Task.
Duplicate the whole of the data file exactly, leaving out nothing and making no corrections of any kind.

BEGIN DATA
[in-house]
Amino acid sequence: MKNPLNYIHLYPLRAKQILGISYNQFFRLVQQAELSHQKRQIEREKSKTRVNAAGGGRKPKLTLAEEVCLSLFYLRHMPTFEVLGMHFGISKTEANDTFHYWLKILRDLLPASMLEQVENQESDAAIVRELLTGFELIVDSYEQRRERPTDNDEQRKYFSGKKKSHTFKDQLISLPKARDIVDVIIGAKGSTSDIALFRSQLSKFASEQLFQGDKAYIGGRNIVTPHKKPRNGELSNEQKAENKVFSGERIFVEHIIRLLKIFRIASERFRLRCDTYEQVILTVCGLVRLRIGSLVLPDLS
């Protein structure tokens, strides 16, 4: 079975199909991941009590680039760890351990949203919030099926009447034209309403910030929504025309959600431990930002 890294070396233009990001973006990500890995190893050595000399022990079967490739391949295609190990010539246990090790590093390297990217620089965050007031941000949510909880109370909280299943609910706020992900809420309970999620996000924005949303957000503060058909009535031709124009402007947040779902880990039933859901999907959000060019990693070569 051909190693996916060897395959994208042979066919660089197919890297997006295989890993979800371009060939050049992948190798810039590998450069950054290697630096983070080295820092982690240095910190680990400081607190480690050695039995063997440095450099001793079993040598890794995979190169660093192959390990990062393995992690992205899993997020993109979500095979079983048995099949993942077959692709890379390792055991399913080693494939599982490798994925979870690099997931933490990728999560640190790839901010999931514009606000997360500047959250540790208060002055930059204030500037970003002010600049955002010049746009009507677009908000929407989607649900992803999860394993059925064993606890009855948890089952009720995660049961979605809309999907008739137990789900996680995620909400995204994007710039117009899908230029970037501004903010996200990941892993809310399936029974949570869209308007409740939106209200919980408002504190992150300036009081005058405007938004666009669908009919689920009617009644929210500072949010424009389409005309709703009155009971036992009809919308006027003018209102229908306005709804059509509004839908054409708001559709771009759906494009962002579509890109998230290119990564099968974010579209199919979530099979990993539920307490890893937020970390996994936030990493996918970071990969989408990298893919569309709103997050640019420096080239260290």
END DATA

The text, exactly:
[in-house]
Amino acid sequence: MKNPLNYIHLYPLRAKQILGISYNQFFRLVQQAELSHQKRQIEREKSKTRVNAAGGGRKPKLTLAEEVCLSLFYLRHMPTFEVLGMHFGISKTEANDTFHYWLKILRDLLPASMLEQVENQESDAAIVRELLTGFELIVDSYEQRRERPTDNDEQRKYFSGKKKSHTFKDQLISLPKARDIVDVIIGAKGSTSDIALFRSQLSKFASEQLFQGDKAYIGGRNIVTPHKKPRNGELSNEQKAENKVFSGERIFVEHIIRLLKIFRIASERFRLRCDTYEQVILTVCGLVRLRIGSLVLPDLS
């Protein structure tokens, strides 16, 4: 079975199909991941009590680039760890351990949203919030099926009447034209309403910030929504025309959600431990930002 890294070396233009990001973006990500890995190893050595000399022990079967490739391949295609190990010539246990090790590093390297990217620089965050007031941000949510909880109370909280299943609910706020992900809420309970999620996000924005949303957000503060058909009535031709124009402007947040779902880990039933859901999907959000060019990693070569 051909190693996916060897395959994208042979066919660089197919890297997006295989890993979800371009060939050049992948190798810039590998450069950054290697630096983070080295820092982690240095910190680990400081607190480690050695039995063997440095450099001793079993040598890794995979190169660093192959390990990062393995992690992205899993997020993109979500095979079983048995099949993942077959692709890379390792055991399913080693494939599982490798994925979870690099997931933490990728999560640190790839901010999931514009606000997360500047959250540790208060002055930059204030500037970003002010600049955002010049746009009507677009908000929407989607649900992803999860394993059925064993606890009855948890089952009720995660049961979605809309999907008739137990789900996680995620909400995204994007710039117009899908230029970037501004903010996200990941892993809310399936029974949570869209308007409740939106209200919980408002504190992150300036009081005058405007938004666009669908009919689920009617009644929210500072949010424009389409005309709703009155009971036992009809919308006027003018209102229908306005709804059509509004839908054409708001559709771009759906494009962002579509890109998230290119990564099968974010579209199919979530099979990993539920307490890893937020970390996994936030990493996918970071990969989408990298893919569309709103997050640019420096080239260290």